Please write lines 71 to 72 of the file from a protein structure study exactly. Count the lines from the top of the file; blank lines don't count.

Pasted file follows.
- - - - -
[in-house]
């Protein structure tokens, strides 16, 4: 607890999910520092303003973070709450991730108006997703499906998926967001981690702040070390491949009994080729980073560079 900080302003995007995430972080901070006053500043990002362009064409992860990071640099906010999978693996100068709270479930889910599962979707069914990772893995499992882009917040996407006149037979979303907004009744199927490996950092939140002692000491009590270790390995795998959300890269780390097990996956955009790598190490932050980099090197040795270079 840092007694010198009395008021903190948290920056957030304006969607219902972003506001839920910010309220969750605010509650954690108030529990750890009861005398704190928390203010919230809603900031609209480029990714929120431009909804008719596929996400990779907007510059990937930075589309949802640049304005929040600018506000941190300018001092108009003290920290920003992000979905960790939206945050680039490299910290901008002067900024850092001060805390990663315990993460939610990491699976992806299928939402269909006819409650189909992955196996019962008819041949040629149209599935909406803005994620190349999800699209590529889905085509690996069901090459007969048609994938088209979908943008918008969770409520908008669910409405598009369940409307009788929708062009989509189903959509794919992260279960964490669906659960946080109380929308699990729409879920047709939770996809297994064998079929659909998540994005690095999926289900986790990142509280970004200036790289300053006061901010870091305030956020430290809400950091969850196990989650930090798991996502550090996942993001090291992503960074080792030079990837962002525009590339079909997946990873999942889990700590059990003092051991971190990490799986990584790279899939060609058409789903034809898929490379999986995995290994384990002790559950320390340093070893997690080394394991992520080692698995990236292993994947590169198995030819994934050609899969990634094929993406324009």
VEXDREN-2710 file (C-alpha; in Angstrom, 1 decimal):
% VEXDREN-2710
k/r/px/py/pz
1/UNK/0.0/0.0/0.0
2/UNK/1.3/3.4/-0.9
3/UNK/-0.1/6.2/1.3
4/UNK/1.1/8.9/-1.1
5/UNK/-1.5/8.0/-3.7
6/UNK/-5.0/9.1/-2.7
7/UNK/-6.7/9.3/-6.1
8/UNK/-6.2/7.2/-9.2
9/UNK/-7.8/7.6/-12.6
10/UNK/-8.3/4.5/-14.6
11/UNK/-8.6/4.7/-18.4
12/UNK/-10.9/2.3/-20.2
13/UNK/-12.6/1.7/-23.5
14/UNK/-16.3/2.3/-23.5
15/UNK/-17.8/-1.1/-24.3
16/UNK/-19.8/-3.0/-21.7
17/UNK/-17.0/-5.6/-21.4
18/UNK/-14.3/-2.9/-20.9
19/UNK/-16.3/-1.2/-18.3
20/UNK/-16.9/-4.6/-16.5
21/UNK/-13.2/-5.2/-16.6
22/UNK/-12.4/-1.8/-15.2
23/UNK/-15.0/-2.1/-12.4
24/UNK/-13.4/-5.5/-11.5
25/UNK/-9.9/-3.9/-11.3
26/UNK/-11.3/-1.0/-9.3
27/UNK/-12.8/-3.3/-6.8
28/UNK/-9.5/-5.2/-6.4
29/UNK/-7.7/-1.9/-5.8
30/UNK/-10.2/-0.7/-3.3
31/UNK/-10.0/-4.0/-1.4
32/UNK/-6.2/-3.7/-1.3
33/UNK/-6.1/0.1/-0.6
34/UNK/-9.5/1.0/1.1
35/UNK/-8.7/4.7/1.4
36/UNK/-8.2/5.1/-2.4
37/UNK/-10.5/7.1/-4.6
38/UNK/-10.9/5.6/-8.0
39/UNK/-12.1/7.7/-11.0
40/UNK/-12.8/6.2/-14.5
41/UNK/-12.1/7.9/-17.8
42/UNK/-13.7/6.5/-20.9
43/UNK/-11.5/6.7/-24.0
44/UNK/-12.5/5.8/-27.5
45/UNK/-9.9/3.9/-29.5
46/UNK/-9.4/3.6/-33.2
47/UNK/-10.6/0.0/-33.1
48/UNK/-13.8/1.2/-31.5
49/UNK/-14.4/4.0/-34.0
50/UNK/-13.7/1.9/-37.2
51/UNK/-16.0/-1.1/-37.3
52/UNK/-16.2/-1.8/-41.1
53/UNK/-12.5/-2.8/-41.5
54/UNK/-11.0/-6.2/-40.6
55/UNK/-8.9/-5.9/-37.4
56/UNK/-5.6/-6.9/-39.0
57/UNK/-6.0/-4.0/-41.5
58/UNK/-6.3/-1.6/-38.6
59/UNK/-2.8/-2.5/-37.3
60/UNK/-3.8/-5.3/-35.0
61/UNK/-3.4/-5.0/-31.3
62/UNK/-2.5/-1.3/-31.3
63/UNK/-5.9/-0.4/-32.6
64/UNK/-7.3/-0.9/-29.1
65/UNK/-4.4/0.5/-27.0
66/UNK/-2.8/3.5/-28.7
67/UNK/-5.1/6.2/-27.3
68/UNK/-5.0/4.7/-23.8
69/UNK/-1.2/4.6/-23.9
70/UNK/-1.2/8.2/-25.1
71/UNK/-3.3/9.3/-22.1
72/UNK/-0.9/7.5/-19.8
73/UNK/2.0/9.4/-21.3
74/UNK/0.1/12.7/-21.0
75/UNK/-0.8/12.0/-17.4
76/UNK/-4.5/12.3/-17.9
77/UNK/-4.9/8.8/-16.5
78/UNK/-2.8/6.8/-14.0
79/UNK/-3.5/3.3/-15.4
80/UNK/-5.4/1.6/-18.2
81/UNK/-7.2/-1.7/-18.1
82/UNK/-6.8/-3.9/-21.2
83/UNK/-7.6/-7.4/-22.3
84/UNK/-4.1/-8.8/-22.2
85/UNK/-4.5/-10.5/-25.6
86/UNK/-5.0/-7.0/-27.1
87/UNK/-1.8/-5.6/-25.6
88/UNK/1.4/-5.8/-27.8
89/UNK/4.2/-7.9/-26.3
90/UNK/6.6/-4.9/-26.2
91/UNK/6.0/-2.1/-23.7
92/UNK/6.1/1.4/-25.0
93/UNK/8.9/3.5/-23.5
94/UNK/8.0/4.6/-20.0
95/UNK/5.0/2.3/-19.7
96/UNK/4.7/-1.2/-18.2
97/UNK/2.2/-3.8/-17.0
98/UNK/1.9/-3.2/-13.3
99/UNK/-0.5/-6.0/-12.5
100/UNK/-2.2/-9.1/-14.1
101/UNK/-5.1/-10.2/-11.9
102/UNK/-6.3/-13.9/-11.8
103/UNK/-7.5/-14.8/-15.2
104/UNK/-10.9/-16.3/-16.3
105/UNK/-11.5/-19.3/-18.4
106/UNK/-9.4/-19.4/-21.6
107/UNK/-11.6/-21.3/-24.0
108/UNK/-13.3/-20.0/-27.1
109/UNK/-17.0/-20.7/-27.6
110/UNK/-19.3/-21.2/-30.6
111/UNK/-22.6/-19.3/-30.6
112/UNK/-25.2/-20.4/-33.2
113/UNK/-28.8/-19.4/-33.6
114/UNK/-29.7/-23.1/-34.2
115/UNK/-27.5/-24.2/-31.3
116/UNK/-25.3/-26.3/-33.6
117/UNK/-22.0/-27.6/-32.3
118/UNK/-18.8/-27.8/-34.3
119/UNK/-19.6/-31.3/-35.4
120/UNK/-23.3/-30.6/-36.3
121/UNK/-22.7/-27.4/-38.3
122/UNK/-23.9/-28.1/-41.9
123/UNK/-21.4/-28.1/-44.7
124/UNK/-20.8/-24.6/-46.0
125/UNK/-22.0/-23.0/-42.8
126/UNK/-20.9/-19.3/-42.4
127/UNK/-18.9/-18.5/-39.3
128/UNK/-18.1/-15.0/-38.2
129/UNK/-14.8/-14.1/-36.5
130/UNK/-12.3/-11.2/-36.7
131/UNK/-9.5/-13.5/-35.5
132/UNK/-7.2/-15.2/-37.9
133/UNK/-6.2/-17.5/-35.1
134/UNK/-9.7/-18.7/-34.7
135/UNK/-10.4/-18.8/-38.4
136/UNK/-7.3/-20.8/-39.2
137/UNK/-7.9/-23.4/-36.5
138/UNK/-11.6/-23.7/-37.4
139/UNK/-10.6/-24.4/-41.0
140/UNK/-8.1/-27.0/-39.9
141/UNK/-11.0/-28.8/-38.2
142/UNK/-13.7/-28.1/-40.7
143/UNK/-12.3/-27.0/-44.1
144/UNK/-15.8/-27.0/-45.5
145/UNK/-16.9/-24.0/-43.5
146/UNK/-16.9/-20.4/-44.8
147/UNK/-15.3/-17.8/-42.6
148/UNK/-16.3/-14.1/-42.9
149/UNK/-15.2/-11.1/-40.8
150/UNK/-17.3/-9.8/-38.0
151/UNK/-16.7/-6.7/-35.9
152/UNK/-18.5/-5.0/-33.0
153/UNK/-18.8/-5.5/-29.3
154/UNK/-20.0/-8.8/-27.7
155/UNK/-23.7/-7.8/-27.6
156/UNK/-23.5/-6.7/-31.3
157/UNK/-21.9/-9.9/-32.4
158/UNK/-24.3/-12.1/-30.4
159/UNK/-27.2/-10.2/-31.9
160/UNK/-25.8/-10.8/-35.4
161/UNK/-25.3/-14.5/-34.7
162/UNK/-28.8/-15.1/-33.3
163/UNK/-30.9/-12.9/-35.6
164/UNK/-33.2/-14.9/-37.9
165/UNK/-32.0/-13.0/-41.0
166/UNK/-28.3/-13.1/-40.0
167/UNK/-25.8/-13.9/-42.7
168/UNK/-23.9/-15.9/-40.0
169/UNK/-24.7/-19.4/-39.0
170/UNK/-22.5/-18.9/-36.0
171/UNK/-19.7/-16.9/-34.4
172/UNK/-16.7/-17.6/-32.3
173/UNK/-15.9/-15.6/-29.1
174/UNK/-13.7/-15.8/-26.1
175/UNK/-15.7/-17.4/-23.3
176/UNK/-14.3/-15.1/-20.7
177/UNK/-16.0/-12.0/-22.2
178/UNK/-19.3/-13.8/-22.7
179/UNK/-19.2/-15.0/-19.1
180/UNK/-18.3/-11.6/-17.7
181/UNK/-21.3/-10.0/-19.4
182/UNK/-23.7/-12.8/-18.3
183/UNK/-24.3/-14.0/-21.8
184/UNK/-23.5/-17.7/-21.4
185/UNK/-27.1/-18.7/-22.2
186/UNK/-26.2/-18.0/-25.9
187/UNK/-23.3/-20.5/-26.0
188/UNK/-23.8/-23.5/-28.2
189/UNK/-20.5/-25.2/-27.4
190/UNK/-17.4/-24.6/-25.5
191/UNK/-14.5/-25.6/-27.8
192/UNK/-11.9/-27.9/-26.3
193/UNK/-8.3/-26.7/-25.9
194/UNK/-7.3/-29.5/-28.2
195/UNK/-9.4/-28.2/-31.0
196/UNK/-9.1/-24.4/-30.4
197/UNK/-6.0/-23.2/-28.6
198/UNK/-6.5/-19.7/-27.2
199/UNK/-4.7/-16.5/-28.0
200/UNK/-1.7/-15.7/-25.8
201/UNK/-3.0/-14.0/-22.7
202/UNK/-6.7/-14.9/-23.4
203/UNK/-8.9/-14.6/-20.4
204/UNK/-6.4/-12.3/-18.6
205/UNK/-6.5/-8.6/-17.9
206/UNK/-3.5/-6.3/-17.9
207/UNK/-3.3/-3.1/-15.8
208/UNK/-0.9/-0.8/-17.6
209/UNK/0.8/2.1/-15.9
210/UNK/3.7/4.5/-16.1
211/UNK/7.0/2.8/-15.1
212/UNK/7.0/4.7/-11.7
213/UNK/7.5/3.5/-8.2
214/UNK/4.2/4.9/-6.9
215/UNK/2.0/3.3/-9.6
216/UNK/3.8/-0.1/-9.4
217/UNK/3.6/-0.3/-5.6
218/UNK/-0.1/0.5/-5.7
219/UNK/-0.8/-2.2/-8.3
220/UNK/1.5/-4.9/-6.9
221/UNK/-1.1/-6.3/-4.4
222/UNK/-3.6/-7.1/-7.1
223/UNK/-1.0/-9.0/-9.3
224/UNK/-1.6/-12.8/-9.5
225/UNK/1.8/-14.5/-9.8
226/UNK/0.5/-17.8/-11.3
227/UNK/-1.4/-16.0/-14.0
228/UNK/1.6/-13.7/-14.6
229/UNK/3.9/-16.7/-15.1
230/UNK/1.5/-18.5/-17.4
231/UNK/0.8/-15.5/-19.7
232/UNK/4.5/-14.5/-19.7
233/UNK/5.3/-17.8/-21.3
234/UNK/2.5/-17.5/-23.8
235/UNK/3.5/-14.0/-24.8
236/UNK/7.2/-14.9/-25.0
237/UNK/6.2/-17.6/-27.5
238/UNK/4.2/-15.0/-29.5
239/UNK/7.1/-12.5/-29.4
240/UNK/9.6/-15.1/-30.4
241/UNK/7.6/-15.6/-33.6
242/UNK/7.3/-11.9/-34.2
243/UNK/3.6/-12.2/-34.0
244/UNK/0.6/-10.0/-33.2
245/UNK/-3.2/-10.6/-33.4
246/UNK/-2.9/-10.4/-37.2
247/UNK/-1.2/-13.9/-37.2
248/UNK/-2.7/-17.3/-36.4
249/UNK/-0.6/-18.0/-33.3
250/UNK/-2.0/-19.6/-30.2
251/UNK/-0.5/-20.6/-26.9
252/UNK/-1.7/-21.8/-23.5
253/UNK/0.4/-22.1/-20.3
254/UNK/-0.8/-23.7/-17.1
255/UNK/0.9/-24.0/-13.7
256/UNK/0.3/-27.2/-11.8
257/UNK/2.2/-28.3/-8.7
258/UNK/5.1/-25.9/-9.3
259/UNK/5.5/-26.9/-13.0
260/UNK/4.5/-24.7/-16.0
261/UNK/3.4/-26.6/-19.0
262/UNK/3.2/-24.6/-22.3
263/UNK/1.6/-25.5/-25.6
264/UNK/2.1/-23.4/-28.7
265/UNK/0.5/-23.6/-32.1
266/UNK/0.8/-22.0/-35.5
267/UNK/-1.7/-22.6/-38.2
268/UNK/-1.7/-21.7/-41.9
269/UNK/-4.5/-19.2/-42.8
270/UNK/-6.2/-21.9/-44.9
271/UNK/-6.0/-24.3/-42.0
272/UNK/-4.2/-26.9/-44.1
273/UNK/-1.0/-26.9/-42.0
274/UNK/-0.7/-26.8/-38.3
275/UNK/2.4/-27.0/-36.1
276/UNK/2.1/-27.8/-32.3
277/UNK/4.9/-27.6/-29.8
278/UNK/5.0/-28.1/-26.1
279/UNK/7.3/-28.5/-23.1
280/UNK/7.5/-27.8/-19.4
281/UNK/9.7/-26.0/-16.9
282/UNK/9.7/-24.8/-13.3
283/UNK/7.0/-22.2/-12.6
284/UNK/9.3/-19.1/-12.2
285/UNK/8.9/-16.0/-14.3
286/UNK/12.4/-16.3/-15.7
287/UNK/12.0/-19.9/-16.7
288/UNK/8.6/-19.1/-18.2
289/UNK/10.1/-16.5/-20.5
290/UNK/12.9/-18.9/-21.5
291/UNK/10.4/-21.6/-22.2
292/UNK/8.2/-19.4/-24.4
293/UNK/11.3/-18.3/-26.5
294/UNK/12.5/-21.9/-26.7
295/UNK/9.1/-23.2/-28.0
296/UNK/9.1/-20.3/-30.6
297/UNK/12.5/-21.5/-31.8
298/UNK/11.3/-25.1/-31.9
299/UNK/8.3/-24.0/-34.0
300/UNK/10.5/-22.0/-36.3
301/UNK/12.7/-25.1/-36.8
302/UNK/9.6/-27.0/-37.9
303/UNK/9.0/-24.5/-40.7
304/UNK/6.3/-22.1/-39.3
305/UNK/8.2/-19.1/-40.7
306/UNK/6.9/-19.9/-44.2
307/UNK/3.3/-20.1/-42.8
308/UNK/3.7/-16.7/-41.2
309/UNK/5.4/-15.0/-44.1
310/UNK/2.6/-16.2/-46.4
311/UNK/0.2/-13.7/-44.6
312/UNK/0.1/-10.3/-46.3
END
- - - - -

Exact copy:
66/UNK/-2.8/3.5/-28.7
67/UNK/-5.1/6.2/-27.3